I guess I’ve gotten a bit slovenly in cleaning out my inbox at the end of every hard day’s night. Time-to-time I’ve been told I can be a bit obtuse. Well, I’ve been told I can be a bit obtuse more than I’ve been told I tend to be oblong anyway.
I’ve also been told in matters of great import or great complexity that it takes a long time to turn around a big boat. I somehow missed the newsflash that NASCAR’s two new “packages” have fixed everything that’s been wrong with racing over the last decade or so. To recap, those packages are being commonly referred to as the 550 (as in horsepower) package and the 750 package. The 750 package is used on oval tracks of less than 1.2 miles in length and the road courses, while the lower horsepower package is used on the bigger ovals. Put aside a somewhat surprising dichotomy here. If you are well-heeled (and potentially suicidal), you can visit your local Jeep sales emporium and buy a Jeep SUV with as much horsepower as NASCAR stock cars are running on the speedways. Your mileage may vary.
There’s more to the two packages beyond those tapered spacers that limit horsepower. There’s an aerodynamic component to the two packages as well that involves ducting and where the air off the front of the race cars exhausts itself under the hood or in the front wheel-wells. The one package also involves an almost comically large rear blade spoiler, so tall the upper portion has to be rendered in clear plexiglass so those cars drivers can get a glimpse of what’s going on behind them in preparation for them to throw another block, and for Brad Keselowski not to lift when they do it to him.
Even as awkward as those new spoilers are, they still aren’t the visual affront that those on the “Car Of Horror (Tomorrow)” were. Those Gen 5 (5.5?) cars featured rear wings that looked like something pirated out of the closeout bin at the local Pep Boys intended to be mounted on the back of a Honda CRX, Civic, Corolla, or some other implement of automotive mediocrity.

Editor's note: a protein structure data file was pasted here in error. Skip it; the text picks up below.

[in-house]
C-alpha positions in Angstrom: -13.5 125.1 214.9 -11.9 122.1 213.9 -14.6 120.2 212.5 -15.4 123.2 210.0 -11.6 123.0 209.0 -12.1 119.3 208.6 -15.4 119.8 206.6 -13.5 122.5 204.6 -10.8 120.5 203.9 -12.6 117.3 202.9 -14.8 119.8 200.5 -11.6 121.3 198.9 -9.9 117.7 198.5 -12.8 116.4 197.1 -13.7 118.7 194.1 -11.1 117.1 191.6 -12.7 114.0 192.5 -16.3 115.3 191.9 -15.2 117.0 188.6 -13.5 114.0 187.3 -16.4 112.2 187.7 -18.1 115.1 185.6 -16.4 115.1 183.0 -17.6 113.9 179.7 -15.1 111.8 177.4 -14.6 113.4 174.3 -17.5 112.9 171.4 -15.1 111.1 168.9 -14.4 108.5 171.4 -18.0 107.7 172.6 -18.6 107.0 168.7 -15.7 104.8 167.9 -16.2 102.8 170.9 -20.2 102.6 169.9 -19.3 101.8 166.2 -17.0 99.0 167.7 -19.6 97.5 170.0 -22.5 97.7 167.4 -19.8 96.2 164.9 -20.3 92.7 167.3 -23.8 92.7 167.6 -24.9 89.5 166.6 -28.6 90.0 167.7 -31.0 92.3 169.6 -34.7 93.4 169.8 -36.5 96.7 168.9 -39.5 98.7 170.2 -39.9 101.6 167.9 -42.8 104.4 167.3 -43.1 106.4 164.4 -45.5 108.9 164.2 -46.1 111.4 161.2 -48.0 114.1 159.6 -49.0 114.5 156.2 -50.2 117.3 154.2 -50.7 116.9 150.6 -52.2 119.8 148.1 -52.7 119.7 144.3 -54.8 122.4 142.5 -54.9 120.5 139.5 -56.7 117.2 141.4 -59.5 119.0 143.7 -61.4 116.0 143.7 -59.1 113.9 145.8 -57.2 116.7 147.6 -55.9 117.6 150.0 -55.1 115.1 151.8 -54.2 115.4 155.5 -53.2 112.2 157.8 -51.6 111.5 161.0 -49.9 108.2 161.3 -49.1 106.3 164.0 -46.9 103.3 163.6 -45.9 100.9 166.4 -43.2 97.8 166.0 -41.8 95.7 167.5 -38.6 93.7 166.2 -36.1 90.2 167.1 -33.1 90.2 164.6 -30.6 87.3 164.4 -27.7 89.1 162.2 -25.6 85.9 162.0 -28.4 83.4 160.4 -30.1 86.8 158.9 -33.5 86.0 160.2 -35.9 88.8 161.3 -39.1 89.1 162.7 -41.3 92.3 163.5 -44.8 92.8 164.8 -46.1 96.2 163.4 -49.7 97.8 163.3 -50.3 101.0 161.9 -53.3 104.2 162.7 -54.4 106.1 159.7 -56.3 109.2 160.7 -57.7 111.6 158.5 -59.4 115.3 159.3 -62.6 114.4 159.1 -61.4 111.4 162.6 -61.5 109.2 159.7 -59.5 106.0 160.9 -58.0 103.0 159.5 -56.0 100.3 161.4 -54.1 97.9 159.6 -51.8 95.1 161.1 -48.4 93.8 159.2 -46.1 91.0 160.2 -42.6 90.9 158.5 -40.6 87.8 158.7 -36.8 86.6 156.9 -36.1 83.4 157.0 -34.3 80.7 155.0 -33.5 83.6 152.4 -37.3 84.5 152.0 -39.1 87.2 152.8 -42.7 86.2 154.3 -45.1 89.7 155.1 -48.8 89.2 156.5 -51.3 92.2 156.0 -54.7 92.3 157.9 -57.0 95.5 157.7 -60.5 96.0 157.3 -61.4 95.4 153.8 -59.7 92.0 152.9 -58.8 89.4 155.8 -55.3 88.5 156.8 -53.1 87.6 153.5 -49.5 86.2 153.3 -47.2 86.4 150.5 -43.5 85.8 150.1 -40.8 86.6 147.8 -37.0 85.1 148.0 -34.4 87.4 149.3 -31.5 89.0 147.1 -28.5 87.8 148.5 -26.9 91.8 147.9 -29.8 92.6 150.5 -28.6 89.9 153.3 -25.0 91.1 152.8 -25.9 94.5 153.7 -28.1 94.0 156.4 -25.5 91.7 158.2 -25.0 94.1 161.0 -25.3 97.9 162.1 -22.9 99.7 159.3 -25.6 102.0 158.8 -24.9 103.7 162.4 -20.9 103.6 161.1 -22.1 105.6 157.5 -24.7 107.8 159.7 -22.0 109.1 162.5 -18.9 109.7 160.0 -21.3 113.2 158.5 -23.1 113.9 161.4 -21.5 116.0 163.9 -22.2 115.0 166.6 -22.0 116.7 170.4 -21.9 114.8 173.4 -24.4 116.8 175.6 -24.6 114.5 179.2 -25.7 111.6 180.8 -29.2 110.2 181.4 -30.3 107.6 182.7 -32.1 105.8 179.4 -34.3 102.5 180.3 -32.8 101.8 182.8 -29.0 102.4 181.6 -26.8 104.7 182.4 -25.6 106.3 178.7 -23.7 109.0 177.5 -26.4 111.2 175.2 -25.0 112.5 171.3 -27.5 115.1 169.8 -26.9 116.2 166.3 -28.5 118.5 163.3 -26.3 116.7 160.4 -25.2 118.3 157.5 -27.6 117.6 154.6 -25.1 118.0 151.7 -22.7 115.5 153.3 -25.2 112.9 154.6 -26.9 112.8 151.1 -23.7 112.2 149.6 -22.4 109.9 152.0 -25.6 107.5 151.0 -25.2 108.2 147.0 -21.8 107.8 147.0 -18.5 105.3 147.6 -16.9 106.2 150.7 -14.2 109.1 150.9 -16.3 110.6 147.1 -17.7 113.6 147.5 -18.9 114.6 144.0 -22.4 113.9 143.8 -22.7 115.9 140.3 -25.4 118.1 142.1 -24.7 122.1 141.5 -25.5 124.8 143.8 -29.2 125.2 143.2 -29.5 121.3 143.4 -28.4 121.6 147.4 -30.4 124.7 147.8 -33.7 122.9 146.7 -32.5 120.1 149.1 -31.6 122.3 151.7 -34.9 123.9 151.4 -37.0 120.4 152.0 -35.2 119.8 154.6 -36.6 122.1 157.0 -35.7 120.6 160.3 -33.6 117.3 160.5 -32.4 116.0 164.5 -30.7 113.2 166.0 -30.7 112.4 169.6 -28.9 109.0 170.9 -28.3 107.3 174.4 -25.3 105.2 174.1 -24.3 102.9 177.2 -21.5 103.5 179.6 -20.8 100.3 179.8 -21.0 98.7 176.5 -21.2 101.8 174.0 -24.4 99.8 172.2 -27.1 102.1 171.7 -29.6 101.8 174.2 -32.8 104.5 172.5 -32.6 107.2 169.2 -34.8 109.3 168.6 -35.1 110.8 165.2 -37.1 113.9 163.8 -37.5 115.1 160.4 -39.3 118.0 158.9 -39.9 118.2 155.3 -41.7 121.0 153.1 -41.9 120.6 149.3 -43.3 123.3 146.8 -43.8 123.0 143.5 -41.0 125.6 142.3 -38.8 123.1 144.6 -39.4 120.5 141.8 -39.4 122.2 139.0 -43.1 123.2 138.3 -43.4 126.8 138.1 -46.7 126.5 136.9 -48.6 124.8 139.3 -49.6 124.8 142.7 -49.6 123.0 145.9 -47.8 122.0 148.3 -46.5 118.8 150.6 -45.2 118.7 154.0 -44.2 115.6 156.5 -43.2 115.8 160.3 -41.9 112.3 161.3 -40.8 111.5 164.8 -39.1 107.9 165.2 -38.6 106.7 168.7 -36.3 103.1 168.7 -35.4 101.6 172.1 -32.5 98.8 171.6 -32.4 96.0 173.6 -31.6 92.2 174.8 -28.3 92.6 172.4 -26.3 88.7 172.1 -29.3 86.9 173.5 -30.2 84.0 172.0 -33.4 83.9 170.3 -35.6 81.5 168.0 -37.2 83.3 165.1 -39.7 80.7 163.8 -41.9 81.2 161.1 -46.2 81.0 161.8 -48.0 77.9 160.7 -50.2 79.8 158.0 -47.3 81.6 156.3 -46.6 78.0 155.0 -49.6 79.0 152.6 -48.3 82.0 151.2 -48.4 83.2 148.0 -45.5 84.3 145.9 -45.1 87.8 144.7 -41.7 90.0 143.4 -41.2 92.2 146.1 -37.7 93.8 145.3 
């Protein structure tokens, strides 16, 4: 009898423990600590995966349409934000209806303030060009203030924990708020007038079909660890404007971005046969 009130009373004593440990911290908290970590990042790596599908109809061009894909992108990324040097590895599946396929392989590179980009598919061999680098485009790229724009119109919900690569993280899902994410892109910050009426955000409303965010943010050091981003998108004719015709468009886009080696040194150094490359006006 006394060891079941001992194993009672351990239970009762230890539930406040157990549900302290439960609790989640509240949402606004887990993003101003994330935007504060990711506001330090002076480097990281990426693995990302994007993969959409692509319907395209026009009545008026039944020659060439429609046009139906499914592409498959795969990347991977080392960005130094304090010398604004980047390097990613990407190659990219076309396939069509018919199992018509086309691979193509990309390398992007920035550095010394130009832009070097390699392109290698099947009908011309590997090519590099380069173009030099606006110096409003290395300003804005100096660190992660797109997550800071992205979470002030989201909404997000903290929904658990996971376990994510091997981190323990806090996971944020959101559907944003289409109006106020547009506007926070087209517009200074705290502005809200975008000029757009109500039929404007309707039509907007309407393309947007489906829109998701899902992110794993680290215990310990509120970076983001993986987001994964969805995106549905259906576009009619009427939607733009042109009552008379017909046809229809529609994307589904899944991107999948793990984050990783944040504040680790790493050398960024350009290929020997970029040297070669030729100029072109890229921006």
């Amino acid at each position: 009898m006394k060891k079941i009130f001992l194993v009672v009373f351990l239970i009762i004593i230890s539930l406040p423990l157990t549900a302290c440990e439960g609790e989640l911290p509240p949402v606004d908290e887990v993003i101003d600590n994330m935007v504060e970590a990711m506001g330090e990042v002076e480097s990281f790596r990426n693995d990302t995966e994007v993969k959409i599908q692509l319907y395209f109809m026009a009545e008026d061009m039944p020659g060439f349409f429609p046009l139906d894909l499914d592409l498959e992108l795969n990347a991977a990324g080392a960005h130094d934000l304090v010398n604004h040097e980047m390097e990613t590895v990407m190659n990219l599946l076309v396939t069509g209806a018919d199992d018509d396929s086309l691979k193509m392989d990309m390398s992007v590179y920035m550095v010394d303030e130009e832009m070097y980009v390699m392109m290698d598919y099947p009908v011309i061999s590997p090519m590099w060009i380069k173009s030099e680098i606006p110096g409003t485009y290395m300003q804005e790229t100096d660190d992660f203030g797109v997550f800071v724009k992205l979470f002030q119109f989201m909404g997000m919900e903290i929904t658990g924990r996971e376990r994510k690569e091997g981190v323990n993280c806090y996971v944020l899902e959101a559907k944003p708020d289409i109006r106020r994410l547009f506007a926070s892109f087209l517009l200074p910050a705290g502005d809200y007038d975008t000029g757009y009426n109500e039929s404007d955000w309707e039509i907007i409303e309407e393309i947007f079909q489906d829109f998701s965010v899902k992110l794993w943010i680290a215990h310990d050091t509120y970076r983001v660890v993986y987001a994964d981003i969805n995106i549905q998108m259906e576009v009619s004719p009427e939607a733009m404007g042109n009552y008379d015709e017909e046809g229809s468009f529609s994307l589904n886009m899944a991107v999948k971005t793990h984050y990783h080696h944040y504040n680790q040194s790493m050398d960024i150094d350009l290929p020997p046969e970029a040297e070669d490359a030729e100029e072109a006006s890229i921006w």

Here’s the startling part: These two packages have made the racing better than it ever has been before, creating a virtual Nirvana for the race fans who have almost universally embraced the 550 and 750 packages. Oh, some of the drivers weren’t too quick to get on board. They said nasty, unnecessary and unpleasant things about the packages. They said the packages made passing all but impossible. They said the new cars eliminated the importance of driver skill in turning fast laps and reduced the field to the least common denominator.
Kyle Busch was particularly pointed in some of his comments despite grabbing up trophies like a fat kid goes through M&M’s. But we all know how churlish Kyle can be on occasion (like when he opens his mouth, for instance).
What do the drivers know anyway? They are only out there driving race cars. They are not watching someone else drive race cars and enduring a ninth KFC ad in less than an hour. Besides, by and large, the drivers have now gotten aboard the Narnia Express. Or at least they’ve been less vocal and loud in their complaints having realized it won’t do them a damn bit of good, and that those same NASCAR officials that they’re ragging on are the guys who get to decide when a tire is outside of an arm’s length from a crew member during a pit stop.
Now, they tend to say things along the line of “It is what it is. I just go out there and drive the car the best I can. Nobody gives a damn about my opinion so I’ll stop sharing it.” This is what my buddies would call “less than a ringing endorsement.” And drivers can be quite good at endorsing things, particularly their sponsors. That’s how they make the big bucks.
I was caught quite unaware what a huge percentage of NASCAR’s fan base has embraced the new packages as the greatest thing since pop-top beer cans and SUVS with hatchbacks that pop open automatically when you kick their rear bumpers. I expected it would take a few more tweaks to the packages, tires and tracks before the racing improved noticeably. But apparently I was wrong. I mean I’m only going by emails I receive, comments on my and other writers’ columns, and the occasional chat at the local ale house or grocery store with like-minded individuals. Apparently, I need to spend more time on this Tweeter thing. I’m somewhat apprehensive to do so.